Another confidential memo, dated 9 September, 1999, and also revealed in the court papers, says “[Former TNK chief executive, Simon] Kukes noted that the battle between TNK and BP Amoco over Chernogorneft is ‘getting personal’. He cited BP Amoco’s efforts to block TNK’s loan application with Export-Import Bank wherein TNK was purportedly characterised by BP Amoco as ‘crooks and thugs’.” A London-based representative of AAR declined to comment.
Another document quotes Georgi Tal, head of the Russian bankruptcy service, who was shot in the streets of Moscow in 2004, as saying: “Tal claimed…the courts did not apply bankruptcy law and acted subjectively. Tal also asserted that Chernogorneft’s bankruptcy is a fiction.”
Norex alleges in its action that BP not only knew about the problems inside TNK but accepted that Norex might have a case against the Russians. The British company asked for an indemnity clause – effectively a guarantee – to be included in the TNK-BP tie-up agreement covering the Yugraneft oilfield, which would mean it would not have to pay any compensation if a successful legal action was mounted over its seizure.
Norex, however, claims this clause is the vital issue and in its main New York court submission, writes: “This indemnification agreement is the ‘smoking gun’ that demonstrates BP’s full understanding of TNK’s chequered history vis-à-vis the ‘events that befell Norex’ in connection with TNK’s seizure of Yugraneft and marks BP’s entrance into the conspiracy.”
However, the UK oil giant rejects this accusation over the guarantee. “BP believes there is no merit in Norex’s suit against it and has moved to have it dismissed,” said a spokesman. “The allegations made by Norex all involve conduct that predates the formation of TNK-BP and had nothing to do with BP.”
The company also gives a different reason for seeking the indemnity clause: “The indemnification provision shows the Norex claims against AAR had nothing to do with BP and BP was trying to protect itself against exactly the kind of meritless claims Norex is bringing.”
The actual wording of the TNK-BP agreement, according to documents obtained by Norex, says: “Each of Access/Renova Holdings and Alfa Holdings shall indemnify and keep indemnified BP Holdings against all losses, claims and demands of whatsoever nature which are incurred by any of them as a result of the Norex dispute.”
Yet Sam Bennett, a longtime BP executive who was working at Sidanko and is now described as “chief negotiator” for BP, sent an email in 27 February, 2002 to Ian Stewart and other members of the press office which read: “TNK, through the even more notorious German Khan, is the real target of Norex’s suit. While our [BP’s] history is intertwined with the events that befell Norex, we long parted company on the road to where we find ourselves today. Our official response should be that this is nothing to do with us.”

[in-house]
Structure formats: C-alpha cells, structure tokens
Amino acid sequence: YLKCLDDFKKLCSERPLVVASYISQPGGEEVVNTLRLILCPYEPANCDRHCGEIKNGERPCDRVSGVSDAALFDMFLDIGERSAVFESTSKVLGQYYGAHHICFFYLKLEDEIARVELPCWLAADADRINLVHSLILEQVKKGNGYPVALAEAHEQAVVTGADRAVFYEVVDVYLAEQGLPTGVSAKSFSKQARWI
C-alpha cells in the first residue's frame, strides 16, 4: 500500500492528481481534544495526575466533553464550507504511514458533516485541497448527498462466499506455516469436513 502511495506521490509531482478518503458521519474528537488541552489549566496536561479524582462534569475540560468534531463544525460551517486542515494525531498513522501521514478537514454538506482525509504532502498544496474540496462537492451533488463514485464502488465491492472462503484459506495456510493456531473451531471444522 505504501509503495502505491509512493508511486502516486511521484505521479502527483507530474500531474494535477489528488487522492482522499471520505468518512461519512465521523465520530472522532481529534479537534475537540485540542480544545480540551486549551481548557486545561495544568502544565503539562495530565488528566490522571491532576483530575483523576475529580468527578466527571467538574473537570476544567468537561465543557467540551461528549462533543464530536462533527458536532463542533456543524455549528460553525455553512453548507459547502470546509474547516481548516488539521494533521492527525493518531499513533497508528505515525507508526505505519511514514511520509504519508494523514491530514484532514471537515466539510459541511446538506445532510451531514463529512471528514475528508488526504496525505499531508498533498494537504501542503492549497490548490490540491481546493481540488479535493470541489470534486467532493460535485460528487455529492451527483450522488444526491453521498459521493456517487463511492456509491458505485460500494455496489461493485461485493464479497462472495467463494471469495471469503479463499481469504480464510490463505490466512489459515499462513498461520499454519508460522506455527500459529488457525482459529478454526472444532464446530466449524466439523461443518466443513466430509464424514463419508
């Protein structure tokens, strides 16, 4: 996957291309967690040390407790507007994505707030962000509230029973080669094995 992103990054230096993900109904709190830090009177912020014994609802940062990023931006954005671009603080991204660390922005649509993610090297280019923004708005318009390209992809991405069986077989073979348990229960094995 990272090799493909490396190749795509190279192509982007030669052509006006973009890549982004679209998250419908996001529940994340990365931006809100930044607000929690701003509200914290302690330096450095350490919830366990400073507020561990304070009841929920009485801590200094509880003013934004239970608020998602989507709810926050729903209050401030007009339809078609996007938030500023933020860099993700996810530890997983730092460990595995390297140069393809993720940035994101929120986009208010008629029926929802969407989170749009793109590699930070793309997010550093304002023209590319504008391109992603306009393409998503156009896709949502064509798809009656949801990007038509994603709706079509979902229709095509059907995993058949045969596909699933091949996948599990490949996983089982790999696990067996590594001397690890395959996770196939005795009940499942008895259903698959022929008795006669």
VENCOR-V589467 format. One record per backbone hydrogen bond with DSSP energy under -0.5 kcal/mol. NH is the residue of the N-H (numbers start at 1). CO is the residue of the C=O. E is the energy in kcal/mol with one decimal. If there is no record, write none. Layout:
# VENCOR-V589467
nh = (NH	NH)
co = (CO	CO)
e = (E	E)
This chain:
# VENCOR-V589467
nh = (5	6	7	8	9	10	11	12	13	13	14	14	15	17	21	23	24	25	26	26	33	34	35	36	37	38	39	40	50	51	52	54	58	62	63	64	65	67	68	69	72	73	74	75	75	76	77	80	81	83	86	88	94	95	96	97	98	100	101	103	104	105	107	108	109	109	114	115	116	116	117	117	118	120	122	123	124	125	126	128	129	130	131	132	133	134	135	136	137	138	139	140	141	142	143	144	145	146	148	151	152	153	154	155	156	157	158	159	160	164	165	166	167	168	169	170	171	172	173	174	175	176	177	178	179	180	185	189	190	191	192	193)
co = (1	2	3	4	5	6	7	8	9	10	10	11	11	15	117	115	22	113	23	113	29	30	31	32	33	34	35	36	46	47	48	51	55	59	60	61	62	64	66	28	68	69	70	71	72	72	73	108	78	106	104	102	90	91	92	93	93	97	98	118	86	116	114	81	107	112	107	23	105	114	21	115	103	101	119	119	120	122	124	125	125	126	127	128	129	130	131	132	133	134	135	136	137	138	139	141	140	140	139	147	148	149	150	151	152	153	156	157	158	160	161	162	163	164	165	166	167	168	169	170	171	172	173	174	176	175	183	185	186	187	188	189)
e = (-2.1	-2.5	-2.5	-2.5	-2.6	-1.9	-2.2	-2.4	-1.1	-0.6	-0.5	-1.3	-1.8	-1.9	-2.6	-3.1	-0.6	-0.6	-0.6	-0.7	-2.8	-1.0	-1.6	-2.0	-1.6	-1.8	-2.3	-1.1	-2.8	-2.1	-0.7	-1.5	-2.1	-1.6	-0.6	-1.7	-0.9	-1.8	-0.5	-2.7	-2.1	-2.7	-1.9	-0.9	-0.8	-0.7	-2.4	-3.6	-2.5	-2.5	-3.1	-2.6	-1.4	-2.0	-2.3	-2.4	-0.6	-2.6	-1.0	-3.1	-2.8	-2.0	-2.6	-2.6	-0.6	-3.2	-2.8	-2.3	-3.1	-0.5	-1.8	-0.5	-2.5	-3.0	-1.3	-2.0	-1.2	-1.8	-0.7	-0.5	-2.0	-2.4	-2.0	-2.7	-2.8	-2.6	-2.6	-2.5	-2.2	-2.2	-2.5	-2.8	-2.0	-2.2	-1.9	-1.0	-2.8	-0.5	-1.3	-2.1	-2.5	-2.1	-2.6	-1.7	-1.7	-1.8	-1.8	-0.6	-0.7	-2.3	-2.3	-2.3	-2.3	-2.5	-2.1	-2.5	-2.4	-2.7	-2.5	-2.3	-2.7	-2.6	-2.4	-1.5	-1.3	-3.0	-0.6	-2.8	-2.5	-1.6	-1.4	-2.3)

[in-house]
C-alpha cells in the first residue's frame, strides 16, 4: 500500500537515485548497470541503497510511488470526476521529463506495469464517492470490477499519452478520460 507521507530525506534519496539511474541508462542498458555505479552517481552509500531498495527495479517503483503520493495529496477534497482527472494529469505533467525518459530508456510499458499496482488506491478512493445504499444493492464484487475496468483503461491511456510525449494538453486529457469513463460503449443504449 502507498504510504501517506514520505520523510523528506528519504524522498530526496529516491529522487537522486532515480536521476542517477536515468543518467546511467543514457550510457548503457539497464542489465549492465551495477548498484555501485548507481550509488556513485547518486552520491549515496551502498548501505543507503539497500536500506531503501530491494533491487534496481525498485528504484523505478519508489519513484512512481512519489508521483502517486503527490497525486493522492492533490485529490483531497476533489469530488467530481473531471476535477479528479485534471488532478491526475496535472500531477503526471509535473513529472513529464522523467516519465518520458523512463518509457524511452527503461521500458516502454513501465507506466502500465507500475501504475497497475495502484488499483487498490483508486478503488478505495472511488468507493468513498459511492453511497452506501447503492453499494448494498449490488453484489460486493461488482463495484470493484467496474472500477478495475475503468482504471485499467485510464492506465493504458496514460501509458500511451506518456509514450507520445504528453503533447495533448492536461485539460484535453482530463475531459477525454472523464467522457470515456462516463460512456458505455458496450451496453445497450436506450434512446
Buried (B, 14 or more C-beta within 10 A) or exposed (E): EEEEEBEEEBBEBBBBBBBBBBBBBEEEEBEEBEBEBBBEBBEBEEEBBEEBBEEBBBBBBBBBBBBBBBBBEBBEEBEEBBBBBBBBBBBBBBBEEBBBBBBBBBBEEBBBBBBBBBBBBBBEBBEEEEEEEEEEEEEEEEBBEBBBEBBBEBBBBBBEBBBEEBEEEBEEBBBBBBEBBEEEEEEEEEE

Russia was always a big prize for BP and today represents a quarter of its global oil production. In January the British company tried but failed to further its interests there with a new share swap and Arctic exploration deal.
The Norex revelations come at a difficult time for BP, which in February will face one of the largest court cases in history when a New Orleans court hears evidence against it over the Deepwater Horizon accident, in which the livelihoods of many fishermen and others working around the coast of the US southern states were hit by pollution from oil slicks.
BP has spent the 18 months since the Macondo blowout working hard to rebuild a reputation which had already been tarnished by the Texas City refinery fire, propylene trading irregularities and pipeline spills in Alaska. Dudley, who replaced the vilified Tony Hayward, is seen to be making progress but the Norex documents could once again raise questions that were directed at Browne about why bad former protagonists made good future partners.
This time it is not be just a lunch guest who would like a more in-depth answer, it is the US department of justice.